Sweet Juliet is still, this last day of 2014, in flower in our garden; and - below - the leaves of the Acanthus near it shine with promise for next Summer. We've sprouts yet to eat, and broccoli, Cumberland cale and rocket. There's even a picking to be made from the lettuce plants, protected only by being at the foot of the wall near the far North corner.
"I foresee the Paris Climate Conference as 2015's key event," I emailed yesterday to the Guardian, "and would like to lend a hand in making it a success. With your front page today containing only three stories, all bad news related to air travel, who will join me in a New Year resolve to give up flying?" Alas, I looked this morning, and it hasn't made it into the paper.
It's a day for resolutions, of which this year I have made several. One relates to this blog, now in its seventh year: have you noticed the posts becoming shorter? Maybe it's the proverbial itch, but I'm putting it to sleep. Perhaps forever. Thank you, if there's anyone out there, for reading it! And to those who may have Commented from time to time.
PS (2nd January 2015): I looked again in the Guardian Letters page yesterday. Still no sign of my letter. Ah well! But then today, a blistering leading article on the importance of the Paris Climate Conference, and in the bottom left corner of the next page - just when I wasn't looking for it - my letter (only slightly edited).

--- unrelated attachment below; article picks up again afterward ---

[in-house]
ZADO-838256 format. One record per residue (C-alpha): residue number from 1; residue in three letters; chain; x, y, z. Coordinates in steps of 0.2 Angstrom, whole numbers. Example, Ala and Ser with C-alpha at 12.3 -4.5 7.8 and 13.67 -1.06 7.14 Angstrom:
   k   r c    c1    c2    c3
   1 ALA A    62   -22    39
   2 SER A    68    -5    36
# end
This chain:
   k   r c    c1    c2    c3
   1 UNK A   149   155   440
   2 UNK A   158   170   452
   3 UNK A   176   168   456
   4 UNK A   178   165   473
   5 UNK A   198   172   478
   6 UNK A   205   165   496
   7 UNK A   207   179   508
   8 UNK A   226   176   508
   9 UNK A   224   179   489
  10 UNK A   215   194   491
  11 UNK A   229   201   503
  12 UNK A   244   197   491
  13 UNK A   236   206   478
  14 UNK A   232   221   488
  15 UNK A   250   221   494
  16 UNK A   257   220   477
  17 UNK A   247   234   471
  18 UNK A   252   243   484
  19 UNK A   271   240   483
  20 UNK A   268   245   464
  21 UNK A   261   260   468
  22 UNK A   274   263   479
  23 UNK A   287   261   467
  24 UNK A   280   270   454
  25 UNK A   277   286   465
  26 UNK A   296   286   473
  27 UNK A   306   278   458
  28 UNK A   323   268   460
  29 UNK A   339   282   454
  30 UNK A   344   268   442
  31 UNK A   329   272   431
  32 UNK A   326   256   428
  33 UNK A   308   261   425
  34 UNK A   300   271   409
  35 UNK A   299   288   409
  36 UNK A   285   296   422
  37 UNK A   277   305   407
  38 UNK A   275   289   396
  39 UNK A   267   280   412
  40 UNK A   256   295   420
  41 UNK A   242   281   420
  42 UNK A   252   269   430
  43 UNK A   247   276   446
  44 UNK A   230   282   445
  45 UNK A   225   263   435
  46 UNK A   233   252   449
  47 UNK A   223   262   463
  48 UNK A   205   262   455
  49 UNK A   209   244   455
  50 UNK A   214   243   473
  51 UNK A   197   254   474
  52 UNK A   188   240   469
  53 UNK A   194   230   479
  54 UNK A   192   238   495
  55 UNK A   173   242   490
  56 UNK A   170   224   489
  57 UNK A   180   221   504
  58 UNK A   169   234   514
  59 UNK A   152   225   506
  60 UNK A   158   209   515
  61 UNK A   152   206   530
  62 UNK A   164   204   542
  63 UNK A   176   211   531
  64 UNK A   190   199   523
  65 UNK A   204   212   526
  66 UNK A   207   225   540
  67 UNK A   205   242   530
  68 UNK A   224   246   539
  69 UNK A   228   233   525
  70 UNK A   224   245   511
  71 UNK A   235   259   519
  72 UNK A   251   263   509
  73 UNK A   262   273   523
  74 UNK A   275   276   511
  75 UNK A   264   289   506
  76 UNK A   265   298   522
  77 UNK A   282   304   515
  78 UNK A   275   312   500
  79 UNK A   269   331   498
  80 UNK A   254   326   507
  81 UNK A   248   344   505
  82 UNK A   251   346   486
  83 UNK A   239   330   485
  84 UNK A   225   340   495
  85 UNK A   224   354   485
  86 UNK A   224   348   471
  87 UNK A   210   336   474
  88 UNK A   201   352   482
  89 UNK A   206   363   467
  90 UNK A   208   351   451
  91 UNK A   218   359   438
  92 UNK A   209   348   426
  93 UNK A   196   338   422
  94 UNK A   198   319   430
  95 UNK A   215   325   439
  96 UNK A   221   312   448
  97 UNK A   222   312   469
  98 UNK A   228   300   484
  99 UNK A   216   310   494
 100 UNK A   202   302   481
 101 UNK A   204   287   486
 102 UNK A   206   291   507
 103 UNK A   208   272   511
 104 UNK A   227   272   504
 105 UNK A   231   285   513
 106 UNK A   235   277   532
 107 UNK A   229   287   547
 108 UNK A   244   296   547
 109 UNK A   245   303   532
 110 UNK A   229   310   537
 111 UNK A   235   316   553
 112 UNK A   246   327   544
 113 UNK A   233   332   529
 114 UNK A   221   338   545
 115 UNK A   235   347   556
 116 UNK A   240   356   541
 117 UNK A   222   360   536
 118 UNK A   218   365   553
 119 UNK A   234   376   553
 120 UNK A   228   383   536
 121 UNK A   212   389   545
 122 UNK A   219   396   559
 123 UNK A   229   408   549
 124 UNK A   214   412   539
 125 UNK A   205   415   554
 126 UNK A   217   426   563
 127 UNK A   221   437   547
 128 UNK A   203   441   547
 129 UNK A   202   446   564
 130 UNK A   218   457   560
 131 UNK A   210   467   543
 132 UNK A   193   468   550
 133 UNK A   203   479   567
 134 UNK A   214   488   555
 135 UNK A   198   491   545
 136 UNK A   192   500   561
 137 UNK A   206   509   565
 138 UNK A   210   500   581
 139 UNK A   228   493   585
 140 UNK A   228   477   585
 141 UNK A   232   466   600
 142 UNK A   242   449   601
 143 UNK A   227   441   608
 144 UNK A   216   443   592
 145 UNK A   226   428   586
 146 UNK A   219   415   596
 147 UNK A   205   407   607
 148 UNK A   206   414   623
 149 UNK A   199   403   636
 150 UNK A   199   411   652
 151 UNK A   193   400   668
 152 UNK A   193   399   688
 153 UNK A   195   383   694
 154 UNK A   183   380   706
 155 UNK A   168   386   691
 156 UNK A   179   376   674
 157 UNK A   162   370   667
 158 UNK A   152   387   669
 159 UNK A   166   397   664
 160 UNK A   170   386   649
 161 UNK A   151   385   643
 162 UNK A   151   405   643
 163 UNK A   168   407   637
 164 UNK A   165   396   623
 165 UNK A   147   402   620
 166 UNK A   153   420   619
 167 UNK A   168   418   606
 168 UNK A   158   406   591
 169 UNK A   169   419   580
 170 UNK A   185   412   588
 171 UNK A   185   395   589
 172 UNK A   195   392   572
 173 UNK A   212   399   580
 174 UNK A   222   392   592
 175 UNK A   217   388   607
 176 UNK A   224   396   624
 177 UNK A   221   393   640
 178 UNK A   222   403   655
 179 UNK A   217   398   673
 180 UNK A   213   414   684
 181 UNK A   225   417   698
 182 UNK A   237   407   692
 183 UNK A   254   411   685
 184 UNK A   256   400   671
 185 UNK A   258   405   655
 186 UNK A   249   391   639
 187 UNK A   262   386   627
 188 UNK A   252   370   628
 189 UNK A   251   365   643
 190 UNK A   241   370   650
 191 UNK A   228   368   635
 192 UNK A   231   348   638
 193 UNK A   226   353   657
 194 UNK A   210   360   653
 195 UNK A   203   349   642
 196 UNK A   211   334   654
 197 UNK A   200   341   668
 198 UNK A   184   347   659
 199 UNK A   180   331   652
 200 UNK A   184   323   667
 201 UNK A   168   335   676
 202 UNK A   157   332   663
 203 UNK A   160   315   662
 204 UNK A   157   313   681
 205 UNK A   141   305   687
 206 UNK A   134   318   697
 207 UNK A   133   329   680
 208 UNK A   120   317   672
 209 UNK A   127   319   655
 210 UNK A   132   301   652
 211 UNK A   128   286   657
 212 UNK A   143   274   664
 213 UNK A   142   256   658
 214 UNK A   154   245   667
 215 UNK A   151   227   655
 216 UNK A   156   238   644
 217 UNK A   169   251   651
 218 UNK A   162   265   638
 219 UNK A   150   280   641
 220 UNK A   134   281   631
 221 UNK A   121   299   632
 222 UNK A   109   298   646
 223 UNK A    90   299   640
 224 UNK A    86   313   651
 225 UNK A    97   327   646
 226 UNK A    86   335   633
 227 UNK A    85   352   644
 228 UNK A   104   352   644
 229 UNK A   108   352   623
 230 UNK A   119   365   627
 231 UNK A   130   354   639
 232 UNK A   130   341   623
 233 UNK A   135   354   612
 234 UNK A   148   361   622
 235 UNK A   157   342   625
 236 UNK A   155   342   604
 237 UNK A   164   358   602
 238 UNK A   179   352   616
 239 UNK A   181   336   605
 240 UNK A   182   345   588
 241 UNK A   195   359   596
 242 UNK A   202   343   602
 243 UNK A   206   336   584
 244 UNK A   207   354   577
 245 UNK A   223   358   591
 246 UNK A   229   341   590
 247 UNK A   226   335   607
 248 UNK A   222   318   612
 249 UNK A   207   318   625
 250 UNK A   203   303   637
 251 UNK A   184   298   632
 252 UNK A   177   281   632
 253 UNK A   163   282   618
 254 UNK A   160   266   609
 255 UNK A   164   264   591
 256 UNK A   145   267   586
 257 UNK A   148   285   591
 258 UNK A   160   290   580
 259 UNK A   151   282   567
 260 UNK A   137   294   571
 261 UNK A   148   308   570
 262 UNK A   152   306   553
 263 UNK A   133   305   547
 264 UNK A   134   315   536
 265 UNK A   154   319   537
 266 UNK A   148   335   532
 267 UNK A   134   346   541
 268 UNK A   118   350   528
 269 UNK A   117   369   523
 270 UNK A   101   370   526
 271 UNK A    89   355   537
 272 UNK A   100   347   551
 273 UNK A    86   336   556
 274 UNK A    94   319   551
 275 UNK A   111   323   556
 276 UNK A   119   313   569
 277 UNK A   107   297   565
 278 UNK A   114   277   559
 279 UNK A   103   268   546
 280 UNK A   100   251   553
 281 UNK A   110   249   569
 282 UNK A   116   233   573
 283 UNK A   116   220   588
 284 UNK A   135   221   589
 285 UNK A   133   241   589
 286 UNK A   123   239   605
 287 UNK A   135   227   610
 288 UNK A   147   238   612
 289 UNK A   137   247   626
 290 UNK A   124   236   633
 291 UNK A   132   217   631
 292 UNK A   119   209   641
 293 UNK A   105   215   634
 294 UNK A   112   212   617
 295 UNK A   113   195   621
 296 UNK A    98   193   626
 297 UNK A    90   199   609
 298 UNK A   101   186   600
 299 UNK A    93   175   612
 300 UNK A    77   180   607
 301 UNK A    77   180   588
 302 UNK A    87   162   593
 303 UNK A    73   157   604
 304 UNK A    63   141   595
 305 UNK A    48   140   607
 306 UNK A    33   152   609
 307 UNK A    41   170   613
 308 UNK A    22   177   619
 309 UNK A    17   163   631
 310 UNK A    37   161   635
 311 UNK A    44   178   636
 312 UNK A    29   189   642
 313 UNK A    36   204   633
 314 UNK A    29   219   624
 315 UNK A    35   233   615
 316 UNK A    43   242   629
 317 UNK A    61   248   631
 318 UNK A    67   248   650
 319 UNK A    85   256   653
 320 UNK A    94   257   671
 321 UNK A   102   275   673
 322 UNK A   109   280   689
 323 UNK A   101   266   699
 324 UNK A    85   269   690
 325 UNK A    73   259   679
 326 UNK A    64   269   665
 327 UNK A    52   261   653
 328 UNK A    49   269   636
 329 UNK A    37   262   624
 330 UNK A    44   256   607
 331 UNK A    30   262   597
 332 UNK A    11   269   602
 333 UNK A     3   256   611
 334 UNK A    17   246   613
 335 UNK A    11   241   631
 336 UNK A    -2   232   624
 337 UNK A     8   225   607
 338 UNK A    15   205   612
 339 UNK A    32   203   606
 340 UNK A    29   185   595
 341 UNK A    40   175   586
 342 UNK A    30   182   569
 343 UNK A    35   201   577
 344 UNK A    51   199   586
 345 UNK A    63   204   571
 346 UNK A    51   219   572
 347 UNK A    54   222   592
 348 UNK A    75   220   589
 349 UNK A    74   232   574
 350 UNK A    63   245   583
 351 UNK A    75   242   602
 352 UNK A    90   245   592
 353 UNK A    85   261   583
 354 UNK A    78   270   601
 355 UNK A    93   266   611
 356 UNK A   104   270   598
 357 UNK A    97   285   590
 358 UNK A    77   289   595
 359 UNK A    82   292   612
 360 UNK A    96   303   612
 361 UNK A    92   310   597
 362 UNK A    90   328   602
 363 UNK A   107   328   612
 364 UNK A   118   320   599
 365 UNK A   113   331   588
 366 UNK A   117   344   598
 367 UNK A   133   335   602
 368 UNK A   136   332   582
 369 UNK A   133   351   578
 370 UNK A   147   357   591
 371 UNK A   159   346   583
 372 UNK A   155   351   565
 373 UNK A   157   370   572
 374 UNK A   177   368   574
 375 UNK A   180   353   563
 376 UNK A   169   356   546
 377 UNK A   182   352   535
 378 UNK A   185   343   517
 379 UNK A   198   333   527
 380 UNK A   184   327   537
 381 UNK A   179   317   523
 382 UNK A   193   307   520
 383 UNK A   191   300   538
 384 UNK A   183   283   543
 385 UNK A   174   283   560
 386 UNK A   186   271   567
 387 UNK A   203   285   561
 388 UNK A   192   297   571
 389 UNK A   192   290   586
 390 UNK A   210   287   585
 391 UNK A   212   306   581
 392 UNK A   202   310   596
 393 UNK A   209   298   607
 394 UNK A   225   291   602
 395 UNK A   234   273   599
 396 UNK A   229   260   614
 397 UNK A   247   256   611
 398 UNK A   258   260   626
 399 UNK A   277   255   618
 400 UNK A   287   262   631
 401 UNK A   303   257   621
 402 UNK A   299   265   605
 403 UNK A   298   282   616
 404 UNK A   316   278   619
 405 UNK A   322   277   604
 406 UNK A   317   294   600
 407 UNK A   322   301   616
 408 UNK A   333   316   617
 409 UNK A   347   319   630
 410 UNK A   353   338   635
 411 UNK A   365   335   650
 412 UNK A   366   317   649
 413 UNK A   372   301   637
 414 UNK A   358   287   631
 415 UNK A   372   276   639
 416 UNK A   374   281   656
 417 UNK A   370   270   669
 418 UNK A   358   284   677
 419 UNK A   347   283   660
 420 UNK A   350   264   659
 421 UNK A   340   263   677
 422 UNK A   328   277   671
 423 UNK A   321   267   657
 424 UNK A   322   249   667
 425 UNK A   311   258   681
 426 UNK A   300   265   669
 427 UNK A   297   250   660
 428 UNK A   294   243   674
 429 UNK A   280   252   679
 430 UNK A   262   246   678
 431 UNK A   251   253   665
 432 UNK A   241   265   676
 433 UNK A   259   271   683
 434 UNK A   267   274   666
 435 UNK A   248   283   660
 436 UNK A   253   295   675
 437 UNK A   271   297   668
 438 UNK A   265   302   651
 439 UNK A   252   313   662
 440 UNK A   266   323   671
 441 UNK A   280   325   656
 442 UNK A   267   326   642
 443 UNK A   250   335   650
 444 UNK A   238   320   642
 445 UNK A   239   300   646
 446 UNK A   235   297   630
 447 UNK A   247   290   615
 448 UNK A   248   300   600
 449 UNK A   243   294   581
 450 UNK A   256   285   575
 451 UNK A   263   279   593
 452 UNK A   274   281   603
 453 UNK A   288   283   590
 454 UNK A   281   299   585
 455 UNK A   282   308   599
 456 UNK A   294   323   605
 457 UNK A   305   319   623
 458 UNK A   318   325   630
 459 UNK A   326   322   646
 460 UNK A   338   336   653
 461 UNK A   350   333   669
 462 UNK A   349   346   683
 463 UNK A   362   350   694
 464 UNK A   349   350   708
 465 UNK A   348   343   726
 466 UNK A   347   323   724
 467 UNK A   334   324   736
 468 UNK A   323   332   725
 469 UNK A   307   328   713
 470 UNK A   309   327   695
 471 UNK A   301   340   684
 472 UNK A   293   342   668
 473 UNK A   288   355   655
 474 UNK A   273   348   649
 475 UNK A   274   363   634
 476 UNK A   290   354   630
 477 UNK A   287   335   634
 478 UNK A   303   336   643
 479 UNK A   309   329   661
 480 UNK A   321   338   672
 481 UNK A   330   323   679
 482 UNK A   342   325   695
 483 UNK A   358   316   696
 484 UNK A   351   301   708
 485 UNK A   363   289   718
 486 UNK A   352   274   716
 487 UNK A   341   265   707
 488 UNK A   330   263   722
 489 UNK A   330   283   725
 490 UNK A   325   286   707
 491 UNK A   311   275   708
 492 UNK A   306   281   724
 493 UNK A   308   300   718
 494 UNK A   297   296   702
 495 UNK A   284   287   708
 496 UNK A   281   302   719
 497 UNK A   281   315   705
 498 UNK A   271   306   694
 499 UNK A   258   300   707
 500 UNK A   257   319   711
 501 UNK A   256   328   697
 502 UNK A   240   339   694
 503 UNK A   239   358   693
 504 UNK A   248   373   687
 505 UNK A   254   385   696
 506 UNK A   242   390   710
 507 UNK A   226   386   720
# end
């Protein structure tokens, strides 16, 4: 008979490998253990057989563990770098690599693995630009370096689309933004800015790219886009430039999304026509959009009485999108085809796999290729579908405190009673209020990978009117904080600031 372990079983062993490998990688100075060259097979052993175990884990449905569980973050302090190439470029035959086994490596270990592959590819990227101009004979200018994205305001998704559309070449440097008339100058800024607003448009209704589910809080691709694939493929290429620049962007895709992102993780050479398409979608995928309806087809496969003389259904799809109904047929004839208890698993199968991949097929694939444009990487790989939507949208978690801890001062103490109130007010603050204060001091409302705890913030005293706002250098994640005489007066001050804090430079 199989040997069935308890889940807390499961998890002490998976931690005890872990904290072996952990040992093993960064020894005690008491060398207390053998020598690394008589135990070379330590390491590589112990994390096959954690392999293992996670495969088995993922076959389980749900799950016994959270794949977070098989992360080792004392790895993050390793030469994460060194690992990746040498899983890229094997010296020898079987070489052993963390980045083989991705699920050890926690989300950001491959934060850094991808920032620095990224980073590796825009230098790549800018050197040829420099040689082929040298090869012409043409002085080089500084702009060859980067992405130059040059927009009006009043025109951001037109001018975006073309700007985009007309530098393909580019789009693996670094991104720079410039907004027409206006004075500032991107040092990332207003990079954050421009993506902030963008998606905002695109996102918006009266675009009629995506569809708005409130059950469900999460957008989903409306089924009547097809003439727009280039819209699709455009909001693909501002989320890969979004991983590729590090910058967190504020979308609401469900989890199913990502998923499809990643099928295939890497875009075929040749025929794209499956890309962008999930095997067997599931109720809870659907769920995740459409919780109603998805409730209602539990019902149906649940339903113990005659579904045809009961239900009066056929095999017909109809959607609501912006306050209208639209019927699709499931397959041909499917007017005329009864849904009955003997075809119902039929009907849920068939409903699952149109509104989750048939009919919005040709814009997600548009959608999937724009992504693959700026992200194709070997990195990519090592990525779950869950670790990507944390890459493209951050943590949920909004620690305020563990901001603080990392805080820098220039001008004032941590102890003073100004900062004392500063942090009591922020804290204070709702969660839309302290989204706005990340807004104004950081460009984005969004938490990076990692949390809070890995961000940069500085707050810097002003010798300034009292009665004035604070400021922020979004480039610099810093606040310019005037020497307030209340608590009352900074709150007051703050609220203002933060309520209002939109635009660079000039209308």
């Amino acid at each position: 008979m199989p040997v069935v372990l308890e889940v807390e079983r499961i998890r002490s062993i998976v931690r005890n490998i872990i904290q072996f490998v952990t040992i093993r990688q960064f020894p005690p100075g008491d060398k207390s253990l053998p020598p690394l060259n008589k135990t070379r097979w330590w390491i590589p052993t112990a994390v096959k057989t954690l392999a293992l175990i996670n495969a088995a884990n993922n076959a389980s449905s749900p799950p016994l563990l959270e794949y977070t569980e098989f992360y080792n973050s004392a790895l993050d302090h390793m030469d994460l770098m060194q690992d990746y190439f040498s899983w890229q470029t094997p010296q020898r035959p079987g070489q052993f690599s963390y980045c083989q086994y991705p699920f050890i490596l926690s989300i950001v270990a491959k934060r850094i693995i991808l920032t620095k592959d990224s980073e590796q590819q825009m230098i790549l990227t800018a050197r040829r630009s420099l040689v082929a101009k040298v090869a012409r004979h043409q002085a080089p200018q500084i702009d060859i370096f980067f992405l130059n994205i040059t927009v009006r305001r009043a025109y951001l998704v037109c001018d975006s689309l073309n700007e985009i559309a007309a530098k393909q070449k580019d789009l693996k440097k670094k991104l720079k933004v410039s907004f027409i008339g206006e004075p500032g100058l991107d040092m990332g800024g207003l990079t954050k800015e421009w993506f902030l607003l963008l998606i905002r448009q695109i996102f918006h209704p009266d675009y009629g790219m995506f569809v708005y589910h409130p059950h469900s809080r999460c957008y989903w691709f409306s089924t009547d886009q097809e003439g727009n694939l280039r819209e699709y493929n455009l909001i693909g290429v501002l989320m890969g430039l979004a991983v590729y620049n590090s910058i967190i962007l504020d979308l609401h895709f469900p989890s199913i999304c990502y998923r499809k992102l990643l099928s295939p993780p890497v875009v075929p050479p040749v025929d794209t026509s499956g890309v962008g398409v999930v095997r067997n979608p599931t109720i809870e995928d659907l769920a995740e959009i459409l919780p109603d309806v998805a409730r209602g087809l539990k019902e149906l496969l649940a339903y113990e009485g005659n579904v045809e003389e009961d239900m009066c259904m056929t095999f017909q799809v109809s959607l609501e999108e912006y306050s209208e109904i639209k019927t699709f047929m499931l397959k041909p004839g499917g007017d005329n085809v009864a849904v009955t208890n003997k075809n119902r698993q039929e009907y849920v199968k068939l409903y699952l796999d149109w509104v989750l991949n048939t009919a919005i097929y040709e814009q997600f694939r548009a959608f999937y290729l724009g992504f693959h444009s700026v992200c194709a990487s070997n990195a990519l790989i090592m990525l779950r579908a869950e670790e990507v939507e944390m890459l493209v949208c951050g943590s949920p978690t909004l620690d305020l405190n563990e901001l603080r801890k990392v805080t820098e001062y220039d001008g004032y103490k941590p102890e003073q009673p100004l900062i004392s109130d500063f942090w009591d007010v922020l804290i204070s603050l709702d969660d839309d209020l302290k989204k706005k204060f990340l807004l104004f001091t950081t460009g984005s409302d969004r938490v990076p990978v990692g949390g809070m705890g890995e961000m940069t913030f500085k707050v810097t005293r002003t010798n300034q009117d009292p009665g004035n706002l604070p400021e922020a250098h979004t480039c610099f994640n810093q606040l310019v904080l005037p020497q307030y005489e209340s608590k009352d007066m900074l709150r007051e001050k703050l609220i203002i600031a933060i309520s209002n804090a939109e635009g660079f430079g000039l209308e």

All Saints Stone is one of the most Southerly of Gloucestershire's churches and the 188th I have photographed - which I did this sunny afternoon after dropping Agnes back in Bristol. Its tall tower and spire can be seen for miles around this flat part of the old county, not far from the Severn.
Where should I take a visitor from Portugal to walk in the Cotswolds? This was the question I answered with "Stanway" yesterday. Parking alongside the railings beside the old chestnut avenue, you pass through what was once a typical village in these parts, all stone built, no motor homes on the driveway. There's the thatched cricket pavilion on staddle stones (designed for J.M. Barrie), the mansion with its five-sided bay window and garden wall pierced by paired oval windows, the magnificent gatehouse, built just before the Civil War, a 14th Century seven-bay tithe barn, the church with fragments of mediaeval sculpture in its churchyard wall, papermill, kissing gate, bronze war memorial with Gill lettering - and then the new avenue, stretching Southwards through the hamlet of Wood Stanway and up and over the escarpment.
One of Birmingham's favourite sons, John Baskerville (1706 – 1775) is commemorated in the city's Centenary Square by David Patten's Portland stone sculpture of the Baskerville typeface, Industry and Genius (1990). It makes a great climbing frame.
Eight of us were on our way from New Street Station to see The BFG at the Rep, via The National Sea Life Centre, taking in lunch at Ed's Easy Diner en route.
I ought to have been aware of our local University's Faith Space: it must have opened a while ago, but I only noticed it this morning, as I was cutting through Park Campus.
It presumably replaces what was the campus chapel, which always seemed - to a passer by - a singularly uninviting place, albeit part of the original Christian teacher training college complex.